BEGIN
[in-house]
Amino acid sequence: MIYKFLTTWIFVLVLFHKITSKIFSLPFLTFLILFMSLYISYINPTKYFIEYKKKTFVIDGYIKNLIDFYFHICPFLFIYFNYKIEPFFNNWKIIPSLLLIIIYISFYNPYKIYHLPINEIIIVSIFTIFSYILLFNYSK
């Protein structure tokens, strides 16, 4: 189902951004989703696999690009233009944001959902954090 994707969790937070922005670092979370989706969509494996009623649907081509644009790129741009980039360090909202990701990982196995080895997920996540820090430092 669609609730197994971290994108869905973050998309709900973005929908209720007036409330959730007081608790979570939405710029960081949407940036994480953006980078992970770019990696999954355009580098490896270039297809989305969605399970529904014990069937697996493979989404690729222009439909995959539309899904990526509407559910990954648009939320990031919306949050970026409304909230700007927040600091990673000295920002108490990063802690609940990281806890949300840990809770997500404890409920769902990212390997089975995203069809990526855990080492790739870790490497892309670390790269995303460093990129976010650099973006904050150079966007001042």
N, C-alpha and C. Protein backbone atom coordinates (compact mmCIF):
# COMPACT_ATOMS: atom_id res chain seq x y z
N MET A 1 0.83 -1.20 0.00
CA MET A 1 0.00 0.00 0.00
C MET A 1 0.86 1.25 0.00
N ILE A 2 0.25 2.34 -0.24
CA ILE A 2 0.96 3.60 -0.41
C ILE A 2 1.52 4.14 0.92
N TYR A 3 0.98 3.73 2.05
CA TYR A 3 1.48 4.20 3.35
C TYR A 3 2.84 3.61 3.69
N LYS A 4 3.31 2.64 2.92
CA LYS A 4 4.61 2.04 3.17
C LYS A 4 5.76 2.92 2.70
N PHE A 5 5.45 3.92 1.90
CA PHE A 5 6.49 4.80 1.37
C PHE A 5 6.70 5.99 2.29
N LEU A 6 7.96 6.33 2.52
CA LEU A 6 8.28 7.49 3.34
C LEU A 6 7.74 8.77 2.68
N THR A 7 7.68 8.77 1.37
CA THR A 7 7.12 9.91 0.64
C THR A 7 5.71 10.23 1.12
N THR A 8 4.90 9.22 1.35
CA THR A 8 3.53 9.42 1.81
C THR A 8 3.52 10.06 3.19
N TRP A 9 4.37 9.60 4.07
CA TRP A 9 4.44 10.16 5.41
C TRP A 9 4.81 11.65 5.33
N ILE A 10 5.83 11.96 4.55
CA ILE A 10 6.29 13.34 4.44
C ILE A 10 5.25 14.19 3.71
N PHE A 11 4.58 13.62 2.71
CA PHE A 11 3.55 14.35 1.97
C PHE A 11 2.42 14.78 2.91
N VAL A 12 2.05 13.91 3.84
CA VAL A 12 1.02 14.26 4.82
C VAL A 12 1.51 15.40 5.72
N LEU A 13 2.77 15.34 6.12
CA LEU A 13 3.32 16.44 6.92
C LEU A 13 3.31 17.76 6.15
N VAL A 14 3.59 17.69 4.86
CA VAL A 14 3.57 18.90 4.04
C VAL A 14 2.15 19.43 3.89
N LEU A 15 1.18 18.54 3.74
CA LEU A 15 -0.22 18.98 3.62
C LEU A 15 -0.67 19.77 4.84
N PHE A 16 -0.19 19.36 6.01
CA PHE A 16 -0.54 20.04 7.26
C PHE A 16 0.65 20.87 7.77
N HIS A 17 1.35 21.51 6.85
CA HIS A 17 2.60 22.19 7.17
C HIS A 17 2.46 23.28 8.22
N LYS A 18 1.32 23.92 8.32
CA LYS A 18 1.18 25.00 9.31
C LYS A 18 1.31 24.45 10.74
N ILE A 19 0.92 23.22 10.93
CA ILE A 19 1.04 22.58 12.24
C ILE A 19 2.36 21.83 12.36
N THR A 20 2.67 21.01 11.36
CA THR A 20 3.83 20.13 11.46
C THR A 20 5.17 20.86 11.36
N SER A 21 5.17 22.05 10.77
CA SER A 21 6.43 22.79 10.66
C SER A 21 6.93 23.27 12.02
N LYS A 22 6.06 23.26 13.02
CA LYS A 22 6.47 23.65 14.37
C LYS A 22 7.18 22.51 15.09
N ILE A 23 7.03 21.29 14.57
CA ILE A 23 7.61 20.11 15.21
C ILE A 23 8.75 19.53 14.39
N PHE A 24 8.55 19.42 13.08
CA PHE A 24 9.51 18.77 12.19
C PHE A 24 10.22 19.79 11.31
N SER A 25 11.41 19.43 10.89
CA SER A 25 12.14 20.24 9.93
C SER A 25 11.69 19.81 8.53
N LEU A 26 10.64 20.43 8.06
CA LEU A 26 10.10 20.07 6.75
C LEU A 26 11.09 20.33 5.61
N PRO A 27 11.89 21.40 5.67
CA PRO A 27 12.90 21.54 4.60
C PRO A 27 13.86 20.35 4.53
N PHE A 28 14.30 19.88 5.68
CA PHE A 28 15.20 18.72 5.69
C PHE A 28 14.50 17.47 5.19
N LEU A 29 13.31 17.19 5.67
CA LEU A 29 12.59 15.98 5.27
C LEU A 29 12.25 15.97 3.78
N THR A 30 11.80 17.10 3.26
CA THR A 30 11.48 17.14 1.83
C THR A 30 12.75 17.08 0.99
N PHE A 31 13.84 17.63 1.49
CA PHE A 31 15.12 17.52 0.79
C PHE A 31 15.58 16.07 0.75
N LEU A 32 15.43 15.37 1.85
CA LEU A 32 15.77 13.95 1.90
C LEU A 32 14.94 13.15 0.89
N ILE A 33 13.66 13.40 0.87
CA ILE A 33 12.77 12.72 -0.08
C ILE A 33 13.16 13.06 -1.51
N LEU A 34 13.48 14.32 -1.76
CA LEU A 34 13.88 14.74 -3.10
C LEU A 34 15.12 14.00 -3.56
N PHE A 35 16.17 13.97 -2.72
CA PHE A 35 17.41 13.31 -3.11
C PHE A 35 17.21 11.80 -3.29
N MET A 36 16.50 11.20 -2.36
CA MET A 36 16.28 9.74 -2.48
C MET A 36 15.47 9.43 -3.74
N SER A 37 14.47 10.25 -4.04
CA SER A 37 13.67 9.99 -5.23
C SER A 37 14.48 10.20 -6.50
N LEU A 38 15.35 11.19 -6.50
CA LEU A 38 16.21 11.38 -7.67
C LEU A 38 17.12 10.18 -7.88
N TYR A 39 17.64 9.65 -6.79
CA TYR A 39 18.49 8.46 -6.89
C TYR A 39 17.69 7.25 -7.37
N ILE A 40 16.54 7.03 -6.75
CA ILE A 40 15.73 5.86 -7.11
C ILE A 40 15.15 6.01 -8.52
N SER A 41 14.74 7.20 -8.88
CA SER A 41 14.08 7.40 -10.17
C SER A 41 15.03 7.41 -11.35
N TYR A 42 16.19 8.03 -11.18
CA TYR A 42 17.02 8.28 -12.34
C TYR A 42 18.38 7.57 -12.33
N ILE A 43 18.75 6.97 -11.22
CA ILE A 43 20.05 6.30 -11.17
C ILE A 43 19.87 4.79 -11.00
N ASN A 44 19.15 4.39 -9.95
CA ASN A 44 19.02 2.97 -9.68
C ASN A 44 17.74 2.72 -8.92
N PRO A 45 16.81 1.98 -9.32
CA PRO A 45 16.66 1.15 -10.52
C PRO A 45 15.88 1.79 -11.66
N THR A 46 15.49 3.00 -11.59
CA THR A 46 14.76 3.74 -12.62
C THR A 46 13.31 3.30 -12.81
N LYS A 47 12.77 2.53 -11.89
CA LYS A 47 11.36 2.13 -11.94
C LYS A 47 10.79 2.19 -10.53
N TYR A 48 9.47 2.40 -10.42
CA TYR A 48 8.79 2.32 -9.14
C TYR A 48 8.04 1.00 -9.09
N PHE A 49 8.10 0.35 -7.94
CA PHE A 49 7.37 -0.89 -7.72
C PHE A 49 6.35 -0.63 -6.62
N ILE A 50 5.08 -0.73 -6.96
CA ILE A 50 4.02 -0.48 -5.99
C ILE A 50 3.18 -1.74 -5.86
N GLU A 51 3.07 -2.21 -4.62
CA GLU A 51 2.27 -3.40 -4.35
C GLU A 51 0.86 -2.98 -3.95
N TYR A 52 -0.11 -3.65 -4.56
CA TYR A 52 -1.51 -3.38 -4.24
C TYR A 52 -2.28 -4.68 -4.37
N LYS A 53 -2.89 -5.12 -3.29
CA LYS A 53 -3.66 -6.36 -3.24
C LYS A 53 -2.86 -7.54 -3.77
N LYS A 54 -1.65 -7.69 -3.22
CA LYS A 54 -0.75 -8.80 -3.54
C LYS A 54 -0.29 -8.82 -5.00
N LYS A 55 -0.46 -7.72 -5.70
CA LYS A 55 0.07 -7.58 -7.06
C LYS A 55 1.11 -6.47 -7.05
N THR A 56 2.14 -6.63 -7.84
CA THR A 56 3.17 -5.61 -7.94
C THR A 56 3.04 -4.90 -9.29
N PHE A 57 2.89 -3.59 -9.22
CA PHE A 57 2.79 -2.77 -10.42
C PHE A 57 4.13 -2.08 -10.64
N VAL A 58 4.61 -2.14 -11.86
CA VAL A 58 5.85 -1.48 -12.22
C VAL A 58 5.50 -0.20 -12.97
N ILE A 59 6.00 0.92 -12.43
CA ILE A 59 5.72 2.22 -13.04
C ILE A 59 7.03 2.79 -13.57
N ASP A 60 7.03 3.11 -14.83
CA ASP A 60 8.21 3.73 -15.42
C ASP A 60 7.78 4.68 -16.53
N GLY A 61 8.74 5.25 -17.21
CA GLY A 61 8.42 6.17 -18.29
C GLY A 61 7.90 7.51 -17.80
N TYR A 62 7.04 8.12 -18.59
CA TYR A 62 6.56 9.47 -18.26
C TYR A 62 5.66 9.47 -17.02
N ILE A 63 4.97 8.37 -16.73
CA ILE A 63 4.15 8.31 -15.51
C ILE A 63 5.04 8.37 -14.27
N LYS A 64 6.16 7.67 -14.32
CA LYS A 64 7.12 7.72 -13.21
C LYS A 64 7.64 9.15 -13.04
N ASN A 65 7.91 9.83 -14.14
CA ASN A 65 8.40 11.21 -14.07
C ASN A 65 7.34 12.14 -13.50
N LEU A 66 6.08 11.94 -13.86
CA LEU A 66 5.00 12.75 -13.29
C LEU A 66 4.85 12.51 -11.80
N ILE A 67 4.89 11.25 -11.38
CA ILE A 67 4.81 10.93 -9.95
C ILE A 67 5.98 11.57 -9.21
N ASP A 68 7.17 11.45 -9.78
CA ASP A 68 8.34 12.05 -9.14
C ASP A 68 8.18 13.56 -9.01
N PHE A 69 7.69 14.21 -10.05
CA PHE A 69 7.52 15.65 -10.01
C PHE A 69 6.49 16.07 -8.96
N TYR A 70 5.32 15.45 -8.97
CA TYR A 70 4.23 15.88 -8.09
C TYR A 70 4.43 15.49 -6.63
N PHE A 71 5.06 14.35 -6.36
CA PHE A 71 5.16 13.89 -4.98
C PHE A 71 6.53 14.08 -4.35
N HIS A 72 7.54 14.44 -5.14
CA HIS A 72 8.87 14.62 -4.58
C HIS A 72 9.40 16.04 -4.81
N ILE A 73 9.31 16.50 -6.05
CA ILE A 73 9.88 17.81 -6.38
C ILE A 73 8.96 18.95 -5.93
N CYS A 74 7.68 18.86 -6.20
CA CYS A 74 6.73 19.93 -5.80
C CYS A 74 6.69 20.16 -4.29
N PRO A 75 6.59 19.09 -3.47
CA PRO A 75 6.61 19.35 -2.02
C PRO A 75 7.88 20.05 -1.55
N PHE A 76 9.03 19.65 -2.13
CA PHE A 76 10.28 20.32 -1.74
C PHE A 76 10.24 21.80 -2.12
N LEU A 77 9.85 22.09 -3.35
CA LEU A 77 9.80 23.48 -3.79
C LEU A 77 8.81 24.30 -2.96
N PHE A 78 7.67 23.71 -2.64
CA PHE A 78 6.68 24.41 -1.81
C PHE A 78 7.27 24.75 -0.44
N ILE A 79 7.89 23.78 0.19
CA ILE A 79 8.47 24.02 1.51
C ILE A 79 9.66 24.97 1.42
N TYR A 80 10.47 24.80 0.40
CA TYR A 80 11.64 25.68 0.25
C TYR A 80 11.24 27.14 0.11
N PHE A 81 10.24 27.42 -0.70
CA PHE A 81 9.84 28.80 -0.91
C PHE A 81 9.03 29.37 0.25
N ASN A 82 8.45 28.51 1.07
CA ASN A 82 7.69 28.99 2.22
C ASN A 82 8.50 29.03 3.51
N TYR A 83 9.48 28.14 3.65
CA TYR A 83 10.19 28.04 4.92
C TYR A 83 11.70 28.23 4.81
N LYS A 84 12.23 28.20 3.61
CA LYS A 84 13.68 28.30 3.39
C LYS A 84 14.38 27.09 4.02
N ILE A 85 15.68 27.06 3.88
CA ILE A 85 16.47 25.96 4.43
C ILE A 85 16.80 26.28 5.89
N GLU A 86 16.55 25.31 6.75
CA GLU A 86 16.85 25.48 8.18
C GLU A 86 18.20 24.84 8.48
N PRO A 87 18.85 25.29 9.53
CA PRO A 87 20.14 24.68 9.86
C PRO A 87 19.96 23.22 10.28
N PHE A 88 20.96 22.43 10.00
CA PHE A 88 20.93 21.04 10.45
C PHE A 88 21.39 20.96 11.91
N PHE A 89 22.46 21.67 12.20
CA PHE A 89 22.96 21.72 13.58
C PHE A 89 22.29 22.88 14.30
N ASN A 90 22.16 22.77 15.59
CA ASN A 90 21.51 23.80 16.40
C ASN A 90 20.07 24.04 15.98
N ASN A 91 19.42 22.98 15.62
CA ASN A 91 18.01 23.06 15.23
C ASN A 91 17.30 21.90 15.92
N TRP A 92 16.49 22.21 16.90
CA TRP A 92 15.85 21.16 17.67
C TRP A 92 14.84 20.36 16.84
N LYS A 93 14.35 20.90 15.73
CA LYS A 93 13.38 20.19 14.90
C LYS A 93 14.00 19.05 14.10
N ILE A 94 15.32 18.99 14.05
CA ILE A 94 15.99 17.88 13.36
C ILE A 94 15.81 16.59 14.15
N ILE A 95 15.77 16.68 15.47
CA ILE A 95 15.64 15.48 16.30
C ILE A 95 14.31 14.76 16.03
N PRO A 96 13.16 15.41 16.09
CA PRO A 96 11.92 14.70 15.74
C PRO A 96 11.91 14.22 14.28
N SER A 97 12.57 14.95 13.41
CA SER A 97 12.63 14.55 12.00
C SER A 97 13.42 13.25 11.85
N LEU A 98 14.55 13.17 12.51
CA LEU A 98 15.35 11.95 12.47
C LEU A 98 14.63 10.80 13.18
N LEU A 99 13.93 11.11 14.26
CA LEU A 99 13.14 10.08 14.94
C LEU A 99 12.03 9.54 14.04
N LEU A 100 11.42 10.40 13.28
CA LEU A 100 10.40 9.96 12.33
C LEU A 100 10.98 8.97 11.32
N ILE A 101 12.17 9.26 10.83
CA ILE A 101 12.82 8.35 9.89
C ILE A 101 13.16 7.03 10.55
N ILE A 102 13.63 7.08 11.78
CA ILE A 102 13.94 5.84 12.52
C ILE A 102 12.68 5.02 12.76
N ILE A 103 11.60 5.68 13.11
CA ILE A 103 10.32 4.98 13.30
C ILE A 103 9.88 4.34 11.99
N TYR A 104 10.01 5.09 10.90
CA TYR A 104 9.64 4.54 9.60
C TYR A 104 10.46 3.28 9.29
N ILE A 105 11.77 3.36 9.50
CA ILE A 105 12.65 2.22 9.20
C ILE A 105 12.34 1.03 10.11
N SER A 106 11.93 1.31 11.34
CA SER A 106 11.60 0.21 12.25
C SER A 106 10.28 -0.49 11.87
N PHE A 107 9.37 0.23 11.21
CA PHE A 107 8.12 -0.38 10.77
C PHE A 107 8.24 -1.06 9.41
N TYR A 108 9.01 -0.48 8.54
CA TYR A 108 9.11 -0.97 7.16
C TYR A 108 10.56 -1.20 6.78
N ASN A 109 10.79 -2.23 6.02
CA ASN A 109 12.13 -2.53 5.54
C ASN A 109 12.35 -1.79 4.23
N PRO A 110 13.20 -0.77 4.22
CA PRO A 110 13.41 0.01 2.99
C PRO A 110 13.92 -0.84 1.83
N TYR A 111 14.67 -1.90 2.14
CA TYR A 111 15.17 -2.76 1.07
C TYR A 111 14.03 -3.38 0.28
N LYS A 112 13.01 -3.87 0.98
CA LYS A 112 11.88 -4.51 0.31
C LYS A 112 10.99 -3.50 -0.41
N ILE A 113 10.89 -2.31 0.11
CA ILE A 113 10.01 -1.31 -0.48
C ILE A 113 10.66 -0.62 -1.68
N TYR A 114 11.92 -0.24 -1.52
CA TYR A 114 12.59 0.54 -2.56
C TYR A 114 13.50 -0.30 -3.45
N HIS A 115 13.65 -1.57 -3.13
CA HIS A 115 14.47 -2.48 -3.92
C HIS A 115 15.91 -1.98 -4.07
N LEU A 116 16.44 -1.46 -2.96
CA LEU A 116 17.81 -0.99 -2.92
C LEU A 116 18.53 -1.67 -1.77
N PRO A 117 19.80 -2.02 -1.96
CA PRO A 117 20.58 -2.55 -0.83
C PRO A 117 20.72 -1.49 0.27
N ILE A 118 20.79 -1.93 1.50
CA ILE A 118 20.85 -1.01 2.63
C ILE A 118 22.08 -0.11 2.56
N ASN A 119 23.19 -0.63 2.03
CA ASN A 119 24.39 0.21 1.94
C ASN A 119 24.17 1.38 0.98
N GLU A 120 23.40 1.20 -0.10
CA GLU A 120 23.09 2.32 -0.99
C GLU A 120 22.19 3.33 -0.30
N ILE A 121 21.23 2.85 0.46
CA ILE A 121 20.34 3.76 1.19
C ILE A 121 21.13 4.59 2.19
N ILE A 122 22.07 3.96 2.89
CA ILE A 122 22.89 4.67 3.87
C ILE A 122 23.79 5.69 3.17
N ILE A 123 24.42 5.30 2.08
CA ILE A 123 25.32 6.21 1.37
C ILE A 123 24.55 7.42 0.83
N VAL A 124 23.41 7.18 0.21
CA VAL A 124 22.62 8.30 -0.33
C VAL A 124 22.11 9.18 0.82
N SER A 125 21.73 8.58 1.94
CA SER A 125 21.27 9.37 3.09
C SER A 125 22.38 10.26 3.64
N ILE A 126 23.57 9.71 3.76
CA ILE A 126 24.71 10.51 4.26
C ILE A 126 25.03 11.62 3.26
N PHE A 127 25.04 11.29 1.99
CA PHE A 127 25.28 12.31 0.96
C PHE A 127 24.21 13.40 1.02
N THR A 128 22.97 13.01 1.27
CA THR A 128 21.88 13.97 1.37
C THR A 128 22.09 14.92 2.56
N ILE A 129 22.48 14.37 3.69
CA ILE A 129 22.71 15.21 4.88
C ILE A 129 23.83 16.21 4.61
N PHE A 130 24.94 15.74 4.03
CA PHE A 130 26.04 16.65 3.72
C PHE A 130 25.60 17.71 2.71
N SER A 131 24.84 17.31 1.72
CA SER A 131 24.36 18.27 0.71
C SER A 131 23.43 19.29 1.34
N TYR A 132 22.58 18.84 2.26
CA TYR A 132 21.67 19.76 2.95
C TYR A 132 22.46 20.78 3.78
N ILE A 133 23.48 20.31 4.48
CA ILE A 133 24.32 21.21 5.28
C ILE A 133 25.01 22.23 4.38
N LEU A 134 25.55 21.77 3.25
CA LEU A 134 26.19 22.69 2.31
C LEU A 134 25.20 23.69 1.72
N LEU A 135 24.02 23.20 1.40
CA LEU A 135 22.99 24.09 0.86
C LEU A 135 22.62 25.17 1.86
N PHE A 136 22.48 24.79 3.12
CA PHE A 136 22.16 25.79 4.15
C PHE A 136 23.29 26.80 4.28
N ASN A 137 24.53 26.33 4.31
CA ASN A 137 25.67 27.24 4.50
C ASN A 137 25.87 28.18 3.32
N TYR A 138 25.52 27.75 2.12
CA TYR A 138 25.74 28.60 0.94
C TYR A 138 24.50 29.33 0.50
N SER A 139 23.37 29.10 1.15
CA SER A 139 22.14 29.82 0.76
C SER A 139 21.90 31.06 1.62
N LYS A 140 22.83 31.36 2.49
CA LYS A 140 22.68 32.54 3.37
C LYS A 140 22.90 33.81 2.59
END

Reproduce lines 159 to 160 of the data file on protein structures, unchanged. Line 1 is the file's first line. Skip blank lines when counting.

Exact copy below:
N TYR A 52 -0.11 -3.65 -4.56
CA TYR A 52 -1.51 -3.38 -4.24